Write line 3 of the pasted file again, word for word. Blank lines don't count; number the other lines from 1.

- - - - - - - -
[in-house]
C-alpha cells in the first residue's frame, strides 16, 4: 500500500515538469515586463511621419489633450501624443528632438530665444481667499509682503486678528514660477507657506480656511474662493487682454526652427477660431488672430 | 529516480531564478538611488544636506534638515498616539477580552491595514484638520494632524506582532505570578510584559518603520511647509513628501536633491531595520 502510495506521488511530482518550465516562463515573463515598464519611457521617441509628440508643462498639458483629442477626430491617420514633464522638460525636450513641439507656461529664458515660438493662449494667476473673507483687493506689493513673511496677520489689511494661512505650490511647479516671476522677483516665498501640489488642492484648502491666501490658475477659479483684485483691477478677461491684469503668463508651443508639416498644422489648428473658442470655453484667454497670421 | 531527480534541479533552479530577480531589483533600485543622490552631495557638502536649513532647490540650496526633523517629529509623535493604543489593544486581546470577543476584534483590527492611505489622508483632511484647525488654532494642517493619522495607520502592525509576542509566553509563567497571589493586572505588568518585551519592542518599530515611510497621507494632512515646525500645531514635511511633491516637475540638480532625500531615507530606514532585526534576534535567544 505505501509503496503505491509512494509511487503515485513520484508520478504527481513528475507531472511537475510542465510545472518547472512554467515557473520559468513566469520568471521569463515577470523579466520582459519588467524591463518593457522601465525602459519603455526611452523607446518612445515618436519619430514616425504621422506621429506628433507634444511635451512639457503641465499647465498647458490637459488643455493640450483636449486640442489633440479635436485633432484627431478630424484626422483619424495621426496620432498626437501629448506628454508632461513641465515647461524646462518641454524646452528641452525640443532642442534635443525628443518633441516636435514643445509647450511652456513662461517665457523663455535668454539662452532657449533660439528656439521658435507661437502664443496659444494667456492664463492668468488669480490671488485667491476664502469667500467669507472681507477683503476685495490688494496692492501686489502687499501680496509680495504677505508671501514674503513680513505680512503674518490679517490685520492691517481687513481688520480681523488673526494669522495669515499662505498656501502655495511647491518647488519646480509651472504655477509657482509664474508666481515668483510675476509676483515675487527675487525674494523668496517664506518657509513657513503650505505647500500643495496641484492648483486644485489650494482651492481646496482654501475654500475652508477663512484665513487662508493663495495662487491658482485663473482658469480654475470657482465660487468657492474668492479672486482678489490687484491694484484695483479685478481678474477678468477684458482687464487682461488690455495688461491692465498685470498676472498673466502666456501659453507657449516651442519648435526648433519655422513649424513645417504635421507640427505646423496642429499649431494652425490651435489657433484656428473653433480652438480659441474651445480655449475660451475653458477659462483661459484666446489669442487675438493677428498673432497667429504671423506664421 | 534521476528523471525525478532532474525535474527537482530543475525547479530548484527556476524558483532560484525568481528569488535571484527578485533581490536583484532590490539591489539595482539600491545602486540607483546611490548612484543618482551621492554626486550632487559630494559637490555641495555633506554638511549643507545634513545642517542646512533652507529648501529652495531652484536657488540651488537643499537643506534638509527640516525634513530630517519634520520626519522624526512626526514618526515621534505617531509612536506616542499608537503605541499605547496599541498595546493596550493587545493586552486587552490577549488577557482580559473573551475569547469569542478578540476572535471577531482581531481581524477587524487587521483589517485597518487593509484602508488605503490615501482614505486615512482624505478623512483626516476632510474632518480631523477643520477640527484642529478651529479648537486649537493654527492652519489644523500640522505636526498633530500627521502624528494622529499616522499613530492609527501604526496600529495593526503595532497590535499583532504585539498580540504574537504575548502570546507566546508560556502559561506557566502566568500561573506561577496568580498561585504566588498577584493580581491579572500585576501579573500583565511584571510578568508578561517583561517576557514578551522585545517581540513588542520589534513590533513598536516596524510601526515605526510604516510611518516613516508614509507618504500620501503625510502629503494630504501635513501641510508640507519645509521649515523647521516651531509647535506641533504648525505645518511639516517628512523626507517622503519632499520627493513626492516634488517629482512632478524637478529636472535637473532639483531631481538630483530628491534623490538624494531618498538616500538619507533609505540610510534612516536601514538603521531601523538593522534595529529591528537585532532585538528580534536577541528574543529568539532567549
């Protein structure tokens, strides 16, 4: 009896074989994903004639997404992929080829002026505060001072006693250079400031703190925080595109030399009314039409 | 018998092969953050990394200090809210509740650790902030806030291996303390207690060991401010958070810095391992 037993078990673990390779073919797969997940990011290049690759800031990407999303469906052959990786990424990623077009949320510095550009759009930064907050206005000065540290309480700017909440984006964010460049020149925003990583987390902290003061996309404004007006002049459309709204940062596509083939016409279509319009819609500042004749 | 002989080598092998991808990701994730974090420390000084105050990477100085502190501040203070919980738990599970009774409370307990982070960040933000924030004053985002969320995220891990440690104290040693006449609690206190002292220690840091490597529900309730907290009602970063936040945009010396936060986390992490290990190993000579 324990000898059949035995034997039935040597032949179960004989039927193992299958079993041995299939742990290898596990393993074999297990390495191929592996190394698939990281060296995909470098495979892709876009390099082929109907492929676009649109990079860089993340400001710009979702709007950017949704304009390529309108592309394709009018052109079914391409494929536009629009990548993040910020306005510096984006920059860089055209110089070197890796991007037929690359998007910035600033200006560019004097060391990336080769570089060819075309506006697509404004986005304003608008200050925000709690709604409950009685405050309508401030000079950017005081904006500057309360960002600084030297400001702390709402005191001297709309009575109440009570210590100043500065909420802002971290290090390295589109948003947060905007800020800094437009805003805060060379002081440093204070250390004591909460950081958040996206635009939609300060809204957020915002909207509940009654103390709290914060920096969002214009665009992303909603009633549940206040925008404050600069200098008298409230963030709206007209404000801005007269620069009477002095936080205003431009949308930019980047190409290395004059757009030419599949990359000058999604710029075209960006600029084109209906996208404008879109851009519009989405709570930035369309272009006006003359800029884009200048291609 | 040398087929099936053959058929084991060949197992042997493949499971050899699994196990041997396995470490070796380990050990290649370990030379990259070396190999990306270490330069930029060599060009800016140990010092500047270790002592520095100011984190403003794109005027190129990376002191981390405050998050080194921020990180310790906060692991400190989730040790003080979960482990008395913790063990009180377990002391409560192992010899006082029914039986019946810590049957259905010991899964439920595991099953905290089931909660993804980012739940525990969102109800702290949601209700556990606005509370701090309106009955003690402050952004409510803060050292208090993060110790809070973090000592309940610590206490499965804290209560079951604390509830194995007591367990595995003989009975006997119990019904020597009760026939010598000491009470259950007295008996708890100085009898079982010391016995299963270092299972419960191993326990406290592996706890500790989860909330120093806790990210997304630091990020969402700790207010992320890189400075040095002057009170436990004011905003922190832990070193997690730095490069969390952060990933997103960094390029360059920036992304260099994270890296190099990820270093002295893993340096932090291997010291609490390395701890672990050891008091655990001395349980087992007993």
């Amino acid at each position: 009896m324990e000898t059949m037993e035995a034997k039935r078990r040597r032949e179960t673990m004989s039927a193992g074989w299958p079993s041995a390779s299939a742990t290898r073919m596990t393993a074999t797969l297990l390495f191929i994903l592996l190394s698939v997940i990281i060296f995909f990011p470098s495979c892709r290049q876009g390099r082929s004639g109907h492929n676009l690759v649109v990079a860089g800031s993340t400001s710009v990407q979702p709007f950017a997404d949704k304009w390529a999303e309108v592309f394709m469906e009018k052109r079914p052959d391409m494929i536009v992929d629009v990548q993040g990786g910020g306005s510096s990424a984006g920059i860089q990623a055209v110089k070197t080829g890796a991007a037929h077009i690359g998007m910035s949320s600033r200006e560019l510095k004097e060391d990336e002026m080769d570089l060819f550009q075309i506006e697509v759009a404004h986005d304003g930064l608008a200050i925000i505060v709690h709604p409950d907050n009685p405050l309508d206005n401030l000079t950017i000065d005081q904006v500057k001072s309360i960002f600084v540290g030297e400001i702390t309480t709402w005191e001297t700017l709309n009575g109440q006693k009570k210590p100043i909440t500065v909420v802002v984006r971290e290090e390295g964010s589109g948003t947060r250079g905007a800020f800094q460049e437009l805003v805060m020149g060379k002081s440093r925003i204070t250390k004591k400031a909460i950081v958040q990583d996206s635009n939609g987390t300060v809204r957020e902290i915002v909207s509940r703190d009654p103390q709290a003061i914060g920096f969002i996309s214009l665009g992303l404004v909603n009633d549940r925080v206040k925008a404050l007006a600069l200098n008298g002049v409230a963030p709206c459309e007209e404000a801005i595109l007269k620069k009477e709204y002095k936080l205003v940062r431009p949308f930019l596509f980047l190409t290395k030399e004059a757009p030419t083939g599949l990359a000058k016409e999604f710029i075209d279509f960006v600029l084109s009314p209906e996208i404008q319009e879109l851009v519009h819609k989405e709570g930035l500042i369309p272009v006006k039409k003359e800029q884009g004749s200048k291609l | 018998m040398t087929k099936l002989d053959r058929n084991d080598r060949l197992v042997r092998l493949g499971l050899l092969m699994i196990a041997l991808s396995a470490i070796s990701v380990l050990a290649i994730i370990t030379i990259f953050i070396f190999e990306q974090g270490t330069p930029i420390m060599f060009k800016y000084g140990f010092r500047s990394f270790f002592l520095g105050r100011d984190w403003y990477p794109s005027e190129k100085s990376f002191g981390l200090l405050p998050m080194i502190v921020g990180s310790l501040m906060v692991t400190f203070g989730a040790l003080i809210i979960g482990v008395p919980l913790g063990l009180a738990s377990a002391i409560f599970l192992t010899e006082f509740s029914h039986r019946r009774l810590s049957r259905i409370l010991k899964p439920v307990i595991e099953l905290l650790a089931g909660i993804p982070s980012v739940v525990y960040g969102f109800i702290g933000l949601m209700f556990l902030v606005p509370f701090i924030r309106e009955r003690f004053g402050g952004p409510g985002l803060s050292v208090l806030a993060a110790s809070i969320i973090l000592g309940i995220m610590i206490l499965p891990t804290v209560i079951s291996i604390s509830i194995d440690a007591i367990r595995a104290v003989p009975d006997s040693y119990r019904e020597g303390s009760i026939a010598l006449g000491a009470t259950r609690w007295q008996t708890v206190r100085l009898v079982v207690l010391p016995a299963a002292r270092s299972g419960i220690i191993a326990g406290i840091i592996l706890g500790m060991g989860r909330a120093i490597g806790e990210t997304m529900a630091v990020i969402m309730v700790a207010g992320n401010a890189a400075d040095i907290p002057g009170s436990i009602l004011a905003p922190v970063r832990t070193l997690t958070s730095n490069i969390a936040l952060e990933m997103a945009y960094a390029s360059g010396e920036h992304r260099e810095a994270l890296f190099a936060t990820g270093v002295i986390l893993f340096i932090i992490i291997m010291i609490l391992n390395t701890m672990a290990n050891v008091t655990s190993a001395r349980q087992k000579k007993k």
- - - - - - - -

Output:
């Protein structure tokens, strides 16, 4: 009896074989994903004639997404992929080829002026505060001072006693250079400031703190925080595109030399009314039409 | 018998092969953050990394200090809210509740650790902030806030291996303390207690060991401010958070810095391992 037993078990673990390779073919797969997940990011290049690759800031990407999303469906052959990786990424990623077009949320510095550009759009930064907050206005000065540290309480700017909440984006964010460049020149925003990583987390902290003061996309404004007006002049459309709204940062596509083939016409279509319009819609500042004749 | 002989080598092998991808990701994730974090420390000084105050990477100085502190501040203070919980738990599970009774409370307990982070960040933000924030004053985002969320995220891990440690104290040693006449609690206190002292220690840091490597529900309730907290009602970063936040945009010396936060986390992490290990190993000579 324990000898059949035995034997039935040597032949179960004989039927193992299958079993041995299939742990290898596990393993074999297990390495191929592996190394698939990281060296995909470098495979892709876009390099082929109907492929676009649109990079860089993340400001710009979702709007950017949704304009390529309108592309394709009018052109079914391409494929536009629009990548993040910020306005510096984006920059860089055209110089070197890796991007037929690359998007910035600033200006560019004097060391990336080769570089060819075309506006697509404004986005304003608008200050925000709690709604409950009685405050309508401030000079950017005081904006500057309360960002600084030297400001702390709402005191001297709309009575109440009570210590100043500065909420802002971290290090390295589109948003947060905007800020800094437009805003805060060379002081440093204070250390004591909460950081958040996206635009939609300060809204957020915002909207509940009654103390709290914060920096969002214009665009992303909603009633549940206040925008404050600069200098008298409230963030709206007209404000801005007269620069009477002095936080205003431009949308930019980047190409290395004059757009030419599949990359000058999604710029075209960006600029084109209906996208404008879109851009519009989405709570930035369309272009006006003359800029884009200048291609 | 040398087929099936053959058929084991060949197992042997493949499971050899699994196990041997396995470490070796380990050990290649370990030379990259070396190999990306270490330069930029060599060009800016140990010092500047270790002592520095100011984190403003794109005027190129990376002191981390405050998050080194921020990180310790906060692991400190989730040790003080979960482990008395913790063990009180377990002391409560192992010899006082029914039986019946810590049957259905010991899964439920595991099953905290089931909660993804980012739940525990969102109800702290949601209700556990606005509370701090309106009955003690402050952004409510803060050292208090993060110790809070973090000592309940610590206490499965804290209560079951604390509830194995007591367990595995003989009975006997119990019904020597009760026939010598000491009470259950007295008996708890100085009898079982010391016995299963270092299972419960191993326990406290592996706890500790989860909330120093806790990210997304630091990020969402700790207010992320890189400075040095002057009170436990004011905003922190832990070193997690730095490069969390952060990933997103960094390029360059920036992304260099994270890296190099990820270093002295893993340096932090291997010291609490390395701890672990050891008091655990001395349980087992007993």